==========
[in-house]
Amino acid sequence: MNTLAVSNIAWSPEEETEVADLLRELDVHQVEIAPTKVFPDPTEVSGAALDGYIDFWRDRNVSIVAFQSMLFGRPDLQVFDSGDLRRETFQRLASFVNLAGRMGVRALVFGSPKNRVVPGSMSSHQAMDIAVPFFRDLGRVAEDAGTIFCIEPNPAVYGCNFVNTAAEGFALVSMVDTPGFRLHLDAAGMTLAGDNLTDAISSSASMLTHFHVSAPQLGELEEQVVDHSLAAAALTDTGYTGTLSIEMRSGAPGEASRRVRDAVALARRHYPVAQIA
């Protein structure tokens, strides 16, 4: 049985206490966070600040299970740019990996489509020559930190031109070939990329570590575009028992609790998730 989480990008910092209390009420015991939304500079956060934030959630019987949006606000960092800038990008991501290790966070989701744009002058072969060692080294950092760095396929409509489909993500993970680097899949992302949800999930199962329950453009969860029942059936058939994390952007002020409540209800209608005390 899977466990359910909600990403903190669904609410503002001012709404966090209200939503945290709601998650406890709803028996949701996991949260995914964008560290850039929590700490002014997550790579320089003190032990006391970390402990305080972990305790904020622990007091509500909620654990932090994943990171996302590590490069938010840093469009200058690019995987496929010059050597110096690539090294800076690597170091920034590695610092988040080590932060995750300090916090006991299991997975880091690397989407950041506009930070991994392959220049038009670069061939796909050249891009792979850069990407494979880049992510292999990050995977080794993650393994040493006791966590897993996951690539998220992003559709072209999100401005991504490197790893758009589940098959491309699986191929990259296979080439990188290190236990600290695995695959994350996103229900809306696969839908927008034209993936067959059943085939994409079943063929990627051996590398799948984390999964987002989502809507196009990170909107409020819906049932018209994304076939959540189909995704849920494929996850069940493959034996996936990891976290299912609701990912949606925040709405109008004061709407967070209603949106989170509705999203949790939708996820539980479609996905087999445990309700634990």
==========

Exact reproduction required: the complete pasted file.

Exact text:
[in-house]
Amino acid sequence: MNTLAVSNIAWSPEEETEVADLLRELDVHQVEIAPTKVFPDPTEVSGAALDGYIDFWRDRNVSIVAFQSMLFGRPDLQVFDSGDLRRETFQRLASFVNLAGRMGVRALVFGSPKNRVVPGSMSSHQAMDIAVPFFRDLGRVAEDAGTIFCIEPNPAVYGCNFVNTAAEGFALVSMVDTPGFRLHLDAAGMTLAGDNLTDAISSSASMLTHFHVSAPQLGELEEQVVDHSLAAAALTDTGYTGTLSIEMRSGAPGEASRRVRDAVALARRHYPVAQIA
């Protein structure tokens, strides 16, 4: 049985206490966070600040299970740019990996489509020559930190031109070939990329570590575009028992609790998730 989480990008910092209390009420015991939304500079956060934030959630019987949006606000960092800038990008991501290790966070989701744009002058072969060692080294950092760095396929409509489909993500993970680097899949992302949800999930199962329950453009969860029942059936058939994390952007002020409540209800209608005390 899977466990359910909600990403903190669904609410503002001012709404966090209200939503945290709601998650406890709803028996949701996991949260995914964008560290850039929590700490002014997550790579320089003190032990006391970390402990305080972990305790904020622990007091509500909620654990932090994943990171996302590590490069938010840093469009200058690019995987496929010059050597110096690539090294800076690597170091920034590695610092988040080590932060995750300090916090006991299991997975880091690397989407950041506009930070991994392959220049038009670069061939796909050249891009792979850069990407494979880049992510292999990050995977080794993650393994040493006791966590897993996951690539998220992003559709072209999100401005991504490197790893758009589940098959491309699986191929990259296979080439990188290190236990600290695995695959994350996103229900809306696969839908927008034209993936067959059943085939994409079943063929990627051996590398799948984390999964987002989502809507196009990170909107409020819906049932018209994304076939959540189909995704849920494929996850069940493959034996996936990891976290299912609701990912949606925040709405109008004061709407967070209603949106989170509705999203949790939708996820539980479609996905087999445990309700634990």